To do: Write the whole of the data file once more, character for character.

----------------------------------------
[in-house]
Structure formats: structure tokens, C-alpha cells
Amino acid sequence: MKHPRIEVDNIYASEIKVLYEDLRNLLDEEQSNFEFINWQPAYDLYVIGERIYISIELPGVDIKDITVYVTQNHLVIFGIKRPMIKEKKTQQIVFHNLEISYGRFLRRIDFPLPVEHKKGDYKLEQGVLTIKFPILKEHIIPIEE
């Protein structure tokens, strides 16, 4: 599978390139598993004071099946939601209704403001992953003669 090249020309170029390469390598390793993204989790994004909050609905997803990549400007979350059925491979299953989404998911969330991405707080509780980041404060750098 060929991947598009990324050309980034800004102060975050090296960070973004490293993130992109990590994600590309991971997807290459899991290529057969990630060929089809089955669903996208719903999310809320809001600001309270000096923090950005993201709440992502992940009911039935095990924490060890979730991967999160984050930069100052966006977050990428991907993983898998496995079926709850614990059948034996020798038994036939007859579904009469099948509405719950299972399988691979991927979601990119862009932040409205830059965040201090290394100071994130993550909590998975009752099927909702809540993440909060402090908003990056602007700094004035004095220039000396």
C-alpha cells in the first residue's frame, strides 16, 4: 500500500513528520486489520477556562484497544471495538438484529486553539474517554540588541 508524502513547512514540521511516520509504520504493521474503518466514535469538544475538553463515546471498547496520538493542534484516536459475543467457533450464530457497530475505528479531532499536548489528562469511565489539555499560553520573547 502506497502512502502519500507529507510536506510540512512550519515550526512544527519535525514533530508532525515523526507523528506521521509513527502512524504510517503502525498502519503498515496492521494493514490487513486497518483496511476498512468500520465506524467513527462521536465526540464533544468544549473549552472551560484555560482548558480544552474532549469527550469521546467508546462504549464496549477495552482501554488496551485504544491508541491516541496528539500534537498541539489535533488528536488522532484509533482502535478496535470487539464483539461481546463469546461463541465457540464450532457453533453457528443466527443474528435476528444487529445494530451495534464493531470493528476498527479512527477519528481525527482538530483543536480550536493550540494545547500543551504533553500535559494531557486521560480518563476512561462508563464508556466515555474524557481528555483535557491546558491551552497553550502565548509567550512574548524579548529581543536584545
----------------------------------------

[in-house]
Structure formats: structure tokens, C-alpha cells
Amino acid sequence: MKHPRIEVDNIYASEIKVLYEDLRNLLDEEQSNFEFINWQPAYDLYVIGERIYISIELPGVDIKDITVYVTQNHLVIFGIKRPMIKEKKTQQIVFHNLEISYGRFLRRIDFPLPVEHKKGDYKLEQGVLTIKFPILKEHIIPIEE
């Protein structure tokens, strides 16, 4: 599978390139598993004071099946939601209704403001992953003669 090249020309170029390469390598390793993204989790994004909050609905997803990549400007979350059925491979299953989404998911969330991405707080509780980041404060750098 060929991947598009990324050309980034800004102060975050090296960070973004490293993130992109990590994600590309991971997807290459899991290529057969990630060929089809089955669903996208719903999310809320809001600001309270000096923090950005993201709440992502992940009911039935095990924490060890979730991967999160984050930069100052966006977050990428991907993983898998496995079926709850614990059948034996020798038994036939007859579904009469099948509405719950299972399988691979991927979601990119862009932040409205830059965040201090290394100071994130993550909590998975009752099927909702809540993440909060402090908003990056602007700094004035004095220039000396």
C-alpha cells in the first residue's frame, strides 16, 4: 500500500513528520486489520477556562484497544471495538438484529486553539474517554540588541 508524502513547512514540521511516520509504520504493521474503518466514535469538544475538553463515546471498547496520538493542534484516536459475543467457533450464530457497530475505528479531532499536548489528562469511565489539555499560553520573547 502506497502512502502519500507529507510536506510540512512550519515550526512544527519535525514533530508532525515523526507523528506521521509513527502512524504510517503502525498502519503498515496492521494493514490487513486497518483496511476498512468500520465506524467513527462521536465526540464533544468544549473549552472551560484555560482548558480544552474532549469527550469521546467508546462504549464496549477495552482501554488496551485504544491508541491516541496528539500534537498541539489535533488528536488522532484509533482502535478496535470487539464483539461481546463469546461463541465457540464450532457453533453457528443466527443474528435476528444487529445494530451495534464493531470493528476498527479512527477519528481525527482538530483543536480550536493550540494545547500543551504533553500535559494531557486521560480518563476512561462508563464508556466515555474524557481528555483535557491546558491551552497553550502565548509567550512574548524579548529581543536584545